Nick Offerman in SOMEBODY UP THERE LIKES ME (Tribeca Film)

Nick Offerman in SOMEBODY UP THERE LIKES ME (Tribeca Film)

Written & Directed by Bob Byington
Produced by Stuart Bohart, Hans Graffunder, Christos Konstantakopoulos & Nick Offerman
Released by Tribeca Film
USA. 76 min. Not rated
With Keith Poulson, Nick Offerman, Jess Weixler, Stephanie Hunt, Marshall Bell, Kate Lyn Sheil

The opening credits set a peculiar tone, sashaying between animation, one-liners, time jumps, and the not-unimpressive presence of Ron Swanson, née Nick Offerman, outside of Pawnee, Indiana. By the time the film starts in earnest, director Bob Byington’s hodgepodge of disparate influences is as clear as the difficulty he faces in merging them together. It’s a difficulty that the film never quite overcomes, despite the intrepid efforts of a cast that gamely shticks it up.

The movie follows 35 years in the life of not-quite-sad sack Max, and signals jumps in time with peppy snippets of music composed by Vampire Weekend’s Chris Baio and whimsical animation by Bob Sabiston. Though the animations are lovely on their own, the narrative never quite recovers from their jarring presence. By the fourth or fifth time cartoon clouds drift across the screen, their charm begins to wear thin, and they push the film’s panoply of artificial quirks past the breaking point. Chief among these is the magical suitcase Max carries with him his whole life, which characters will peer into from time to time. Its presence in the film, like its contents, is a mystery.

Events in Max’s life—an affair, a birth, a new business—seem to happen to him rather than because of him, leaving scenes isolated from one another. An uptick in Max and his wife Lyla’s fortunes manages to briefly generate interest in how these people, seemingly so unchanged, will fare, but the answer turns out to be less intriguing than the question since everyone stays pretty much the same.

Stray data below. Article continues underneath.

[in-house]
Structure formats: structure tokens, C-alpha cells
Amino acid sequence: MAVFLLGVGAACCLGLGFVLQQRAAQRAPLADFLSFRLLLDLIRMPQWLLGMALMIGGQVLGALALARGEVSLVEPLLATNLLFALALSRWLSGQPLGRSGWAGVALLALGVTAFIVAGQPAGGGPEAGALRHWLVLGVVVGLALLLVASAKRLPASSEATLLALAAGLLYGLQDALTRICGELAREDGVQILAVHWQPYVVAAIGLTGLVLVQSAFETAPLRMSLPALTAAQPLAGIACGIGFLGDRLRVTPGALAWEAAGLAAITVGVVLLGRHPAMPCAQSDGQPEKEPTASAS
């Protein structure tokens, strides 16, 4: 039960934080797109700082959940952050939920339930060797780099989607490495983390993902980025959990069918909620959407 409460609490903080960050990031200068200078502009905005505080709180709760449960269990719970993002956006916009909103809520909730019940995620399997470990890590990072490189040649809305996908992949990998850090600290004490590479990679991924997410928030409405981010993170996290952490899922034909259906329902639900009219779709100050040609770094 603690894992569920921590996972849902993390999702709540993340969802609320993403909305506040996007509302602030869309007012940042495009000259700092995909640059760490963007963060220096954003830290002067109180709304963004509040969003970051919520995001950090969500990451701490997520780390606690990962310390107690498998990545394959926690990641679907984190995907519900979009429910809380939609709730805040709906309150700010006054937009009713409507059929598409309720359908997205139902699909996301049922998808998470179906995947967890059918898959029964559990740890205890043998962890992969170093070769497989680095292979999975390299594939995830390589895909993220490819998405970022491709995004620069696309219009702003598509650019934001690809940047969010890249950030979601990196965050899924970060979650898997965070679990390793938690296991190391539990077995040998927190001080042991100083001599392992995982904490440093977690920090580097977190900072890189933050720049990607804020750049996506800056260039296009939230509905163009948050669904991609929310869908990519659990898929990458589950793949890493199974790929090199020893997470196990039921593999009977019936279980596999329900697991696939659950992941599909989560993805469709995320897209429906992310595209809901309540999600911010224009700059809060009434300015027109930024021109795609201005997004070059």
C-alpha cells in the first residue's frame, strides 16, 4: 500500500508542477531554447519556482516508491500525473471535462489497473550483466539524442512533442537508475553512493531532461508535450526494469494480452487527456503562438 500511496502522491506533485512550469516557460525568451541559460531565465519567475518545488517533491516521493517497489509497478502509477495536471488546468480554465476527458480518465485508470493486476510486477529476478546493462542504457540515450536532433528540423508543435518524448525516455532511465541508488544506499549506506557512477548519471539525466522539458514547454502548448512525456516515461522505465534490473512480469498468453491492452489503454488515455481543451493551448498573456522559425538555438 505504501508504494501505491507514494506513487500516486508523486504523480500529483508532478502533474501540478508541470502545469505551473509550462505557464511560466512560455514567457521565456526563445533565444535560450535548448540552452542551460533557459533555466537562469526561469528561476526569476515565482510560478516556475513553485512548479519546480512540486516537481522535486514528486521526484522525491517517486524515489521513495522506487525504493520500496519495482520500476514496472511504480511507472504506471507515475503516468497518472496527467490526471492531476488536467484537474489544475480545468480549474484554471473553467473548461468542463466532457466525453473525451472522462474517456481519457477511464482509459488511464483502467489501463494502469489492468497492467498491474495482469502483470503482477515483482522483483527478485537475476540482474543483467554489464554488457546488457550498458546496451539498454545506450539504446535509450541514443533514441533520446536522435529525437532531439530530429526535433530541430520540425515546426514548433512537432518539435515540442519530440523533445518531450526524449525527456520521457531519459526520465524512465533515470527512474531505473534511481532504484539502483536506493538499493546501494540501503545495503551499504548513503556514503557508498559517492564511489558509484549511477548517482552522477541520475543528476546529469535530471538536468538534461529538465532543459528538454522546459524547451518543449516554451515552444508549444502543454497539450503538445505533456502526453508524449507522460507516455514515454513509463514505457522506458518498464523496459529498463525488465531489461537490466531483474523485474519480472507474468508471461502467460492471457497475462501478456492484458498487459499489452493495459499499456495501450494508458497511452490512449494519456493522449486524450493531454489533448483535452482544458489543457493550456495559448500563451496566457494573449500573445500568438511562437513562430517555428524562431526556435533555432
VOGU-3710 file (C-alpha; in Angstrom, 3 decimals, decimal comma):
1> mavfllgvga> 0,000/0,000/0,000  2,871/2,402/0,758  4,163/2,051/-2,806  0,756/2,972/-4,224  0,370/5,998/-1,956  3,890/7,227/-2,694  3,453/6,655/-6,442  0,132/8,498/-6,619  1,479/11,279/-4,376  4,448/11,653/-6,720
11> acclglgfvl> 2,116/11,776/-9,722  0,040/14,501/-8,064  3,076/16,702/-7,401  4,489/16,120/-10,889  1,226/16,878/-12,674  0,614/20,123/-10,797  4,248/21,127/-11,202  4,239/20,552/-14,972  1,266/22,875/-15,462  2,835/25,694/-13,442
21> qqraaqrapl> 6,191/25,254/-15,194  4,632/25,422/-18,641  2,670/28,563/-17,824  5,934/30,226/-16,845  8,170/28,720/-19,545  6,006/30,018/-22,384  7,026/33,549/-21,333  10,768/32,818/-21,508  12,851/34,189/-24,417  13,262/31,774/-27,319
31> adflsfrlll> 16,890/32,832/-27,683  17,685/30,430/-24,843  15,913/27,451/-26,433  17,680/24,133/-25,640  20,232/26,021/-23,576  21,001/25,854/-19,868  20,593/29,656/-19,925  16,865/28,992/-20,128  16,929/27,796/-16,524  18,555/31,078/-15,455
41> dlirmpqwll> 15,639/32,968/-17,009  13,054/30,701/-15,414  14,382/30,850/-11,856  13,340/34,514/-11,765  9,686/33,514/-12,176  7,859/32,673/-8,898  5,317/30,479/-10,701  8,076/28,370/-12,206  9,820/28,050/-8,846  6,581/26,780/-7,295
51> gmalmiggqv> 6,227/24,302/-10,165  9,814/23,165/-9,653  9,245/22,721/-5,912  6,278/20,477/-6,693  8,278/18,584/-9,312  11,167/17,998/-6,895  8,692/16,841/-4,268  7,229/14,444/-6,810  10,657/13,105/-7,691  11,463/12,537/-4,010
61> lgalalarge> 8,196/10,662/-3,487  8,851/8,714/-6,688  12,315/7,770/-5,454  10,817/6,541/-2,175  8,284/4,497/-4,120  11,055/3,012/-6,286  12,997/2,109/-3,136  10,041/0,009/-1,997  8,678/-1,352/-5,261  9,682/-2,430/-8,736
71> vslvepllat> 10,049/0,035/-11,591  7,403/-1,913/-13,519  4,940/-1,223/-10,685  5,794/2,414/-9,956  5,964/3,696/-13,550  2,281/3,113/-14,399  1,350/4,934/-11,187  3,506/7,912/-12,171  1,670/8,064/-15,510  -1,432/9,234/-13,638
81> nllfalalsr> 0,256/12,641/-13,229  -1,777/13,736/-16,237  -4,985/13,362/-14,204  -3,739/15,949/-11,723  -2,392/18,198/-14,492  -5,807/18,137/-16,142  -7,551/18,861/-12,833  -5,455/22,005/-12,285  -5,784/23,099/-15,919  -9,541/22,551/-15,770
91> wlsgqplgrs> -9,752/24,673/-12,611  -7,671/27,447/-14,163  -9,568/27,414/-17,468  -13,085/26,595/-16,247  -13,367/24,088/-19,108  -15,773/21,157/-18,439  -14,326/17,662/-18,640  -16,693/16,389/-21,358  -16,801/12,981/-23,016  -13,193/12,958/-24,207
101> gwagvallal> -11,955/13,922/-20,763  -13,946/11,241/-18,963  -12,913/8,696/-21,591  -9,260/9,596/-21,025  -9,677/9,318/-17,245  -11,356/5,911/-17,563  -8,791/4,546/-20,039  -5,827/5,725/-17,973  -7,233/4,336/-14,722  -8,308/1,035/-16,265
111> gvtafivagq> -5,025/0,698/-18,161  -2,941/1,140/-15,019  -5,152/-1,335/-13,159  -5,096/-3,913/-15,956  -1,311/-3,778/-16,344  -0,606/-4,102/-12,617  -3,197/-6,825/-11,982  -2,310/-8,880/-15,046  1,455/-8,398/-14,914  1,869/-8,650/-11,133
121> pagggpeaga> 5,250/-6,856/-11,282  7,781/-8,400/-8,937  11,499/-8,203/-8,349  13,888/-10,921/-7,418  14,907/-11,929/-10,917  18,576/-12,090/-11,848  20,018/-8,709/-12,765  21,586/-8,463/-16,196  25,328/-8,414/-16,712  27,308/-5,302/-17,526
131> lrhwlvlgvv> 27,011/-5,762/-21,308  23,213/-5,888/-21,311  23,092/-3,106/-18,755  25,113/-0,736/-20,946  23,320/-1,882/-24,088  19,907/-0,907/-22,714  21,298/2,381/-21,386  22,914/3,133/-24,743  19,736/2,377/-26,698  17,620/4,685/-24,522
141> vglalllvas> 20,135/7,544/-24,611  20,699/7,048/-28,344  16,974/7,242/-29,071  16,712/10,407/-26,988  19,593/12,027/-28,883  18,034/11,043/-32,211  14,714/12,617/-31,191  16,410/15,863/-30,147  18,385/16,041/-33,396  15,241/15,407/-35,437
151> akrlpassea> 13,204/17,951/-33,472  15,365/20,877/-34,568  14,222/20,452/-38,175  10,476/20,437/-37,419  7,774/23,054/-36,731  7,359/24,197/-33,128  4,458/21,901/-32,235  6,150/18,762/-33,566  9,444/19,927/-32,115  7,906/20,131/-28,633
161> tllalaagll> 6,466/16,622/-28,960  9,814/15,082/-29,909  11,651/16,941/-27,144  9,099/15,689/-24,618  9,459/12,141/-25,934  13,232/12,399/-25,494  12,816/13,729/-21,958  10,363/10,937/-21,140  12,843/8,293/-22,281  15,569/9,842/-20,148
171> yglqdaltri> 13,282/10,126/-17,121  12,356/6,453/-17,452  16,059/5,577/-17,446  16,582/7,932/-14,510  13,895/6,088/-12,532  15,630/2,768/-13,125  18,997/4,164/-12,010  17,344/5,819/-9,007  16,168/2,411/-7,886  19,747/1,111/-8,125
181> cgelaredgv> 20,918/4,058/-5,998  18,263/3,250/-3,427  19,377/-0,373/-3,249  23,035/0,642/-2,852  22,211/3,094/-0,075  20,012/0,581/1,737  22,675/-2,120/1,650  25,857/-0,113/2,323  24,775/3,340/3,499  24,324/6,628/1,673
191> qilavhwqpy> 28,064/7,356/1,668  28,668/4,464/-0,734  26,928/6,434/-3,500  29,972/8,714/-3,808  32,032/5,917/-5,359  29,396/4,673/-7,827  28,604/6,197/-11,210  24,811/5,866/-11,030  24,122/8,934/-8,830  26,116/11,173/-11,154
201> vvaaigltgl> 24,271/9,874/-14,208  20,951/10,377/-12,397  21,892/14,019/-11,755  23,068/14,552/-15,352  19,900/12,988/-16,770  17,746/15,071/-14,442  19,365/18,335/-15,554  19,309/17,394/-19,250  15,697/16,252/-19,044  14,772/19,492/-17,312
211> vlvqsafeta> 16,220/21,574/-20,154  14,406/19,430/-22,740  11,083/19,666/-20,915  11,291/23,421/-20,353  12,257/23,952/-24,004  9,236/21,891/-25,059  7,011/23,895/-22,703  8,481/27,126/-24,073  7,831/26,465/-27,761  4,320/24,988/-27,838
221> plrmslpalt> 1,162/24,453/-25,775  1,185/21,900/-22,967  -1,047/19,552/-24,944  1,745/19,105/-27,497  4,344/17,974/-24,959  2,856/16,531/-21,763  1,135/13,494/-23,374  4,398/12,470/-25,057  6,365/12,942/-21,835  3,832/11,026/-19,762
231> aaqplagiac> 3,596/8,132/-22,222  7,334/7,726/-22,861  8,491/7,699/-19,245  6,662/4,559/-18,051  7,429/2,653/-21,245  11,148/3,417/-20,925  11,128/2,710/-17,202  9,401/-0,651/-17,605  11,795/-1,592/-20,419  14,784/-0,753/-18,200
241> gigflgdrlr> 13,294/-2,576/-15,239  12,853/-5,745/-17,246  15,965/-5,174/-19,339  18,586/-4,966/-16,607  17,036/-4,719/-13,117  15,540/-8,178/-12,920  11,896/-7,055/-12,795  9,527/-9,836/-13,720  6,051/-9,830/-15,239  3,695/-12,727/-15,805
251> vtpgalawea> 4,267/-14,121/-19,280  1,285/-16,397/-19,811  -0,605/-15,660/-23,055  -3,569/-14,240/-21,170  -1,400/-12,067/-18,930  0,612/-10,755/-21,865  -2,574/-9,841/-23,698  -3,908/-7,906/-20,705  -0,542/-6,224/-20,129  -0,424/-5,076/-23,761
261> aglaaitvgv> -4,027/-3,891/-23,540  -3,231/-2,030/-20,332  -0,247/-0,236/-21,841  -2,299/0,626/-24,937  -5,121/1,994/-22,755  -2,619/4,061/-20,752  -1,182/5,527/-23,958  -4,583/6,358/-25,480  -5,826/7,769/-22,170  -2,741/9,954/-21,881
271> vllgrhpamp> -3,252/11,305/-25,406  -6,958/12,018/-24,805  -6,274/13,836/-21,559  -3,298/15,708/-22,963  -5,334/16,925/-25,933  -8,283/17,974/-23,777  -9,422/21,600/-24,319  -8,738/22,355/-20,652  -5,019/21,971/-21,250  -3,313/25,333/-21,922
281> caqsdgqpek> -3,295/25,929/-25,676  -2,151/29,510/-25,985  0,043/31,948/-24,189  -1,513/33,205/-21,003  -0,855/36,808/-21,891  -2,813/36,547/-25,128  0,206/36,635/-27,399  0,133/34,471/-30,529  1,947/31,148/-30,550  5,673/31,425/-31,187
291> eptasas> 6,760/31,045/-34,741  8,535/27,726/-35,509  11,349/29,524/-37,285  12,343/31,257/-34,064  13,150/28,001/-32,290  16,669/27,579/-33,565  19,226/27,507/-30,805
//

The film’s good intentions are never in doubt. And though there’s pleasure in seeing the thought and effort that went into the film, it is too noticeable more often than not. Max and Lyla’s son, who doesn’t speak until his twenties and constantly wears glasses and a baseball hat, feels less like an obvious Wes Anderson character than someone whose parents played The Royal Tenenbaums too many times above the crib. As Max, Keith Poulson has a certain pouty charm, but it’s stretched thin by the end. Nick Offerman, so effective on TV’s Parks and Recreation, plays the snarky best friend, and though he occasionally lands a laugh, the hit-to-miss ratio is far too low.

As Lyla, Jess Weixler has a sly charm that nicely subverts the manic pixie dream girl prototype and makes you wonder how she would fare in a different context. Kate Lyn Sheil’s brief presence as an early love interest of Max is natural and unforced—a breath of fresh air. In the bit role of a therapist whom Max and Lyla see for counseling, Megan Mullally manages to wring a few moments of comedy from limited material.

Byington’s previous film, Harmony and Me, was largely improvised, and an unscripted sensibility informs the funniest, most authentic moments of this one. They feel like natural outgrowths of characters rather than directorial imposition, and are funny enough to make you wish the actors had been given free reign, or at least a looser leash.

And there is a lovely range of actors to look at, each with a face so particular as to seem from a different world. From Weixler’s almost farcically angelic triangle to Offerman’s burlesque, masculine square, these exteriors are at once ready-made works of nature and the film’s best special effect. While the scripted patter flies, it’s best to focus on the faces, odd and luminous, that punch through the bells and whistles.